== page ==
My inquiry question for this semester is: Is humanity inherently “good” or inherently “bad”?
As I have previously mentioned in my last post, I will be addressing the moments and at what kind of situations we are seemed to be inherently evil. Additionally, I will explain how Thomas Hobbes, an english philosopher, came up with the idea that we are seemingly naturally wicked.
Humans are seemed to be both good and evil, but there are some beliefs which are regarded as evil. First of all, we consider minorities and the vulnerable less than humans. An example for this came from a study which found a group of students who displayed less neural activity associated with thoughts when looked at pictures of the homeless or drug addicts, compared with higher class individuals. There was an another study that showed people who are opposed to Arab immigration were likely to rate Arabs and muslims as less evolved than average.
Another reason why we are believed to be evil is because our belief in karma is real, assuming that the persecuted of the world deserve their fate. The luckless consequences of such beliefs were first demonstrated in now a classic research from 1966 by the American psychologists, Melvin Lerner and Carolyn Simmons. Their experiment included a female learner who was punished with electric shocks for wrong answers. They subsequently rated her as less admirable and pleasant when they heard that they would be seeing her suffer again and peculiarly if they felt powerless to lessen this suffering. This research has shown our willingness to blame the poor, victims of rape, AIDS patients and others for their fate. (1) A psychology professor from Yale once said that the cruelty we do to one another, rotten terrible things we do, are in fact because we recognize the humanity of the other person. We see others as blameworthy, morally responsible, as themselves cruel, as not giving us what we deserve, as taking more than they deserve. So we treat them horribly precisely as we see them as moral human beings. Instrumental violence proves the fact that we are cruel, as there are some end they want to achieve but since people are in the way, they kill them as not human. This happened in the Nazi concentration camps, where people were reduced to machines, treated like animals for labor. However, in concentration camps, it is degrading and humiliating, and it is torturing people as we think they deserve it. It is the pleasure of dominance over another person. (3)
Thomas Hobbes, an English philosopher, was in fact one of the evidence which assisted in proving that humanity can be cruel. He didn’t think that we’re naturally evil, but instead we are not constitutional in living together in large scale political societies. Unfortunately, we’re not instinctively cooperative and don’t work together for the common good like bees or ants. In fact, we are naturally self-centred and look out for ourselves first and foremost. Humans care about their reputation, as well as our material wellbeing, and our desire for social standing leads us into conflict as much as competition over scarce resources. He stated that we must submit ourselves to an authoritative body with the power to enforce laws and resolve conflicts in order to live peacefully together. Hobbes called it the ‘sovereign’, and he declared as long as the sovereign preserves peace, we shouldn’t question its legitimacy for it leads back to the state of nature which is the worst possible place we could find ourselves. (2)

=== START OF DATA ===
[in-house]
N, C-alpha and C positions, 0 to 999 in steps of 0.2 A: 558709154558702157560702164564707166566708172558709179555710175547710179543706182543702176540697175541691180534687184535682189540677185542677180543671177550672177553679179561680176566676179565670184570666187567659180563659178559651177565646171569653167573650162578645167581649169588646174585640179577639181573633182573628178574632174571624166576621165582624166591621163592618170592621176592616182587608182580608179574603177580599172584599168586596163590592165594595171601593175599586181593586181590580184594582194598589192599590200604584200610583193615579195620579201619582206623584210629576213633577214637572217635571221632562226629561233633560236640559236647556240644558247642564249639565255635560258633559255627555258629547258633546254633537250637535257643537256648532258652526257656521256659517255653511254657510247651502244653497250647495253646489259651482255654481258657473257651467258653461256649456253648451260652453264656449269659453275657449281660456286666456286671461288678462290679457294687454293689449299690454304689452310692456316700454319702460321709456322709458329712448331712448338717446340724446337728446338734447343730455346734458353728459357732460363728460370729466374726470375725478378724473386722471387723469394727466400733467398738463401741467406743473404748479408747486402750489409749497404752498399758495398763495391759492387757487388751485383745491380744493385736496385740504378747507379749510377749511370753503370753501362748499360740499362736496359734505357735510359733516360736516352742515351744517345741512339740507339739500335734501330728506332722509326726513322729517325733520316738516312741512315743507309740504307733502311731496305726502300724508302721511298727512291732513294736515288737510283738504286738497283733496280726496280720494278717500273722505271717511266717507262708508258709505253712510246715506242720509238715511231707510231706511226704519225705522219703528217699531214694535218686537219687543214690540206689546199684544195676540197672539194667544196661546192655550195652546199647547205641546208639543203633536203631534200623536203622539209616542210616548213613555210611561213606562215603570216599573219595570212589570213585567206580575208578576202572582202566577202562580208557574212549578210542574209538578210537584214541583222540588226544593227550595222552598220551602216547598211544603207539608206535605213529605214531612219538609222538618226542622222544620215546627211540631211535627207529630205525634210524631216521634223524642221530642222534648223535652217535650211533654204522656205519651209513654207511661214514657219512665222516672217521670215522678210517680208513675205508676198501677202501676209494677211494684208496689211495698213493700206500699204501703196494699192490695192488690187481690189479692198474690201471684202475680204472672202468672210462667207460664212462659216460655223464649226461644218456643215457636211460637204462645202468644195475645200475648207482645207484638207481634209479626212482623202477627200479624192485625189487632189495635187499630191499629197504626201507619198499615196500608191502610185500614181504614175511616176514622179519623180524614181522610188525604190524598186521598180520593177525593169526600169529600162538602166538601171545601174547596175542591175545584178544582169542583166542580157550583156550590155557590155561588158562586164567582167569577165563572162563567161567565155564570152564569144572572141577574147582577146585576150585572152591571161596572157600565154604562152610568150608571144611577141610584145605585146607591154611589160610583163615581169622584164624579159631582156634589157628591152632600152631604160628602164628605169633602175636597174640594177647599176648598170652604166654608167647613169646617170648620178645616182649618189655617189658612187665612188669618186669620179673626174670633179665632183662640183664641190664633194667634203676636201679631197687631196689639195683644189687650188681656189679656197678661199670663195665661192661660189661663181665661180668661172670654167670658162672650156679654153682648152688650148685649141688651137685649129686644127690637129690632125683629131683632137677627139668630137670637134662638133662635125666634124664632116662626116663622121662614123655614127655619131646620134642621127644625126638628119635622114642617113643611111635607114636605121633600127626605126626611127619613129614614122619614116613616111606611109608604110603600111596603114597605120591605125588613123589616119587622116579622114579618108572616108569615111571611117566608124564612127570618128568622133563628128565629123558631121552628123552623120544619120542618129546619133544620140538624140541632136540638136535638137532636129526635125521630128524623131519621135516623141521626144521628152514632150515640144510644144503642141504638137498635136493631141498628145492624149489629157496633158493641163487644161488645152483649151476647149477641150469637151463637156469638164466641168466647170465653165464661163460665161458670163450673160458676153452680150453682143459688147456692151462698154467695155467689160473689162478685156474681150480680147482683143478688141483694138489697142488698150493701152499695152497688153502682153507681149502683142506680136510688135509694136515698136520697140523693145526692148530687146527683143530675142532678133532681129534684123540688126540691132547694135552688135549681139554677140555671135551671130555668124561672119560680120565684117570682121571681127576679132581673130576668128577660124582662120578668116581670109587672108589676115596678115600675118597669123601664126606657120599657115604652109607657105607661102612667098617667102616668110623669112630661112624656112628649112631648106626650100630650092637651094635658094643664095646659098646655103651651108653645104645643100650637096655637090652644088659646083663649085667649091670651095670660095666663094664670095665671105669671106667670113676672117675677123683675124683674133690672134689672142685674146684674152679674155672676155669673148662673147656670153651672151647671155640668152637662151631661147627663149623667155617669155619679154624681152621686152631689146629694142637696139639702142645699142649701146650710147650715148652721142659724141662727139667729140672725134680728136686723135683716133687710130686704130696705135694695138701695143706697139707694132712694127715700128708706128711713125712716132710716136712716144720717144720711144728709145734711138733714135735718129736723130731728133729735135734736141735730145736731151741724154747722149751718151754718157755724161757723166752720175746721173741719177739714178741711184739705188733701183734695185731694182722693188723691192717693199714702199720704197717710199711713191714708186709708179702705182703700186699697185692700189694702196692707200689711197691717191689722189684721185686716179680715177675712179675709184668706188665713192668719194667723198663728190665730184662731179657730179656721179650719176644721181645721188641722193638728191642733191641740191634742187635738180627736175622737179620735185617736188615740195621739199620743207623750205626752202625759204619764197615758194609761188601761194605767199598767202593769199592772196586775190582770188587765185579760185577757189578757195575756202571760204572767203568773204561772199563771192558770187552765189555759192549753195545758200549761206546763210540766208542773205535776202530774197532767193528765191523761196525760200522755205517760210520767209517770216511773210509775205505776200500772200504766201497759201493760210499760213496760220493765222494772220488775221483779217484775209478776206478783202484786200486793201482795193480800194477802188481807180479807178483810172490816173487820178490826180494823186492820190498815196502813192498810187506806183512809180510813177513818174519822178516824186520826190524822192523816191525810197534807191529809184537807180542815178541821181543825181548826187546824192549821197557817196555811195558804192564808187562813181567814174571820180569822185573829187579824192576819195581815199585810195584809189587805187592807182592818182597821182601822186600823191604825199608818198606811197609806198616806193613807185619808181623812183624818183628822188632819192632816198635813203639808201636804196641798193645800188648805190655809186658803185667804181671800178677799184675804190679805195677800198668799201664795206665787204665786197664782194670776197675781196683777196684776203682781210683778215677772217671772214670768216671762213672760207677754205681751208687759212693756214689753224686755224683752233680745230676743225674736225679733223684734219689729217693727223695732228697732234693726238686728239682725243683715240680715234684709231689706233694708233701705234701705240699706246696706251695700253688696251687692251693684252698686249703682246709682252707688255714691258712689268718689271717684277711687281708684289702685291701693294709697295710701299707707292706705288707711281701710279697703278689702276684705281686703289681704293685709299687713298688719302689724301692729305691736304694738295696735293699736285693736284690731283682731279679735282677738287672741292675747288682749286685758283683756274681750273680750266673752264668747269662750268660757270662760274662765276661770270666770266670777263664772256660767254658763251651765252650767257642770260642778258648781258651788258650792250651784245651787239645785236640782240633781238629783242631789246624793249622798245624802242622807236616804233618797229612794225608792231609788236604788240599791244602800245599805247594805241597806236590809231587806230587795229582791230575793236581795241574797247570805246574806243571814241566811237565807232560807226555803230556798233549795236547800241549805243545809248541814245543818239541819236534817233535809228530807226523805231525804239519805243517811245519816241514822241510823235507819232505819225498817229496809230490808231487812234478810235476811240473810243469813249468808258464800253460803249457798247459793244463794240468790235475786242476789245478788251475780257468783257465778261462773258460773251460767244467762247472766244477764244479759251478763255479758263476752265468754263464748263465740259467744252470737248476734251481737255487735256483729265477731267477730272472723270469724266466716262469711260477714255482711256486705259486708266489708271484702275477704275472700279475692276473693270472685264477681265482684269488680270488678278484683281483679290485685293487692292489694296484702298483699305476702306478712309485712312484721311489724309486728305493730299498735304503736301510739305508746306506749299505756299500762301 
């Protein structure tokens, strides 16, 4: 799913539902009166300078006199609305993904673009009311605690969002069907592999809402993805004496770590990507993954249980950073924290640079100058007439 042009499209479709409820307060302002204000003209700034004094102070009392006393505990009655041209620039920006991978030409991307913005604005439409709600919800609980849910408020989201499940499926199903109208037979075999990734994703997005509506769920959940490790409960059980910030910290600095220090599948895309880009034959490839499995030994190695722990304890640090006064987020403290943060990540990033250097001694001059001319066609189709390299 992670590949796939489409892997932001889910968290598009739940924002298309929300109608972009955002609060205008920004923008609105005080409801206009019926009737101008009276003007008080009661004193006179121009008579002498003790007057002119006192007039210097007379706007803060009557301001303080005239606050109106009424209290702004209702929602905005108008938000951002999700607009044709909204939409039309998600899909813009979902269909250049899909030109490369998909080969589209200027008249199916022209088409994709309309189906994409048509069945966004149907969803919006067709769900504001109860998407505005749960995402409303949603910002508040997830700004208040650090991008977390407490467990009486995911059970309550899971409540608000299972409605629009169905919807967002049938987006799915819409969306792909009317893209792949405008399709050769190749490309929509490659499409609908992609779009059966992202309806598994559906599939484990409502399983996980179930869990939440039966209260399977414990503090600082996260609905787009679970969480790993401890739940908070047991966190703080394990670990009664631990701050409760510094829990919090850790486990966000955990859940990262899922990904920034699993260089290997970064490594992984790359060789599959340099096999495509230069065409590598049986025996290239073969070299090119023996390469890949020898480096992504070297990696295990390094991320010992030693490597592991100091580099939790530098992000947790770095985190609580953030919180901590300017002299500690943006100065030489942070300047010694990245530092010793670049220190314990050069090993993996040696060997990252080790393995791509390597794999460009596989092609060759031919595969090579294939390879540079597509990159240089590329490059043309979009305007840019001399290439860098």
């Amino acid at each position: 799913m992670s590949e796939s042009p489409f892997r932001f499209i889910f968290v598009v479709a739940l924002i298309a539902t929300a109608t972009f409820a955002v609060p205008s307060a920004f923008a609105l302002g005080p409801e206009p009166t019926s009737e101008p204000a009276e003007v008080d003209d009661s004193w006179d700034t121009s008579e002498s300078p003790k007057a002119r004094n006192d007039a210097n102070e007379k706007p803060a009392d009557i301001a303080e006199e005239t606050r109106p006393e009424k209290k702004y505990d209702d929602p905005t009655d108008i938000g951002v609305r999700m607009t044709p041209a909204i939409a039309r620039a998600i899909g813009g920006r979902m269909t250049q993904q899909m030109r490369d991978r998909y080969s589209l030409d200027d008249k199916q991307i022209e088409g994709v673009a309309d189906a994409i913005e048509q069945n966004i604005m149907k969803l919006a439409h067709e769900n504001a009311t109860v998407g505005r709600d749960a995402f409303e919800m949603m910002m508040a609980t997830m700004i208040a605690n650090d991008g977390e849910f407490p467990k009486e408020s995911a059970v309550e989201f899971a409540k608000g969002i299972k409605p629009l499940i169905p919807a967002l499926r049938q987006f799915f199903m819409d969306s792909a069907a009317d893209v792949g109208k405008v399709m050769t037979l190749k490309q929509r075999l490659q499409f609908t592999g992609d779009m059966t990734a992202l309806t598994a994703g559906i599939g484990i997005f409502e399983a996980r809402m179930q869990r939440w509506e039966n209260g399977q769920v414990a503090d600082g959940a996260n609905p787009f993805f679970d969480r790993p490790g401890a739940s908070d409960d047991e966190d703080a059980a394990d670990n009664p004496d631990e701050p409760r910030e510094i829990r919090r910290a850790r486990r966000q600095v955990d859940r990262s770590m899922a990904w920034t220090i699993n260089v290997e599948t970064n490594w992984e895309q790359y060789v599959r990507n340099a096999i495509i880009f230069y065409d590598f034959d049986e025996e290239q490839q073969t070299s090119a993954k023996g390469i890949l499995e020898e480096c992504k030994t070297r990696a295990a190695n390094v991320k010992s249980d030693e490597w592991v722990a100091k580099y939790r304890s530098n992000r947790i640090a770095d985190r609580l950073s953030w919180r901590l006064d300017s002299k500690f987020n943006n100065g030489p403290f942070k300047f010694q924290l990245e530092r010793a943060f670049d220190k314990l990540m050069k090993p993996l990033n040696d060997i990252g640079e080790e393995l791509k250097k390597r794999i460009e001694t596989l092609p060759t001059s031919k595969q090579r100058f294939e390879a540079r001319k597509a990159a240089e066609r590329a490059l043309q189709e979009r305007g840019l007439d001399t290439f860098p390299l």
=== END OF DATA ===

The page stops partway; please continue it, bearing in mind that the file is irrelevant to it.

Thank you for reading and I look forward to seeing you next.
- Aeonmag. (n.d.). The bad news on human nature, in 10 findings from psychology: Aeon ideas. Aeon. Retrieved March 30, 2022, from https://aeon.co/ideas/the-bad-news-on-human-nature-in-10-findings-from-psychology
- Douglass, R. (2022, January 13). Hobbes vs Rousseau: Are we inherently evil or good? IAI TV – Changing how the world thinks. Retrieved March 30, 2022, from https://iai.tv/articles/hobbes-vs-rousseau-are-we-inherently-evil-or-good-auid-1221
- Illing, S. (2017, December 14). Why humans are cruel. Vox. Retrieved March 30, 2022, from https://www.vox.com/science-and-health/2017/12/14/16687388/cruelty-border-immigration-psychology-human-nature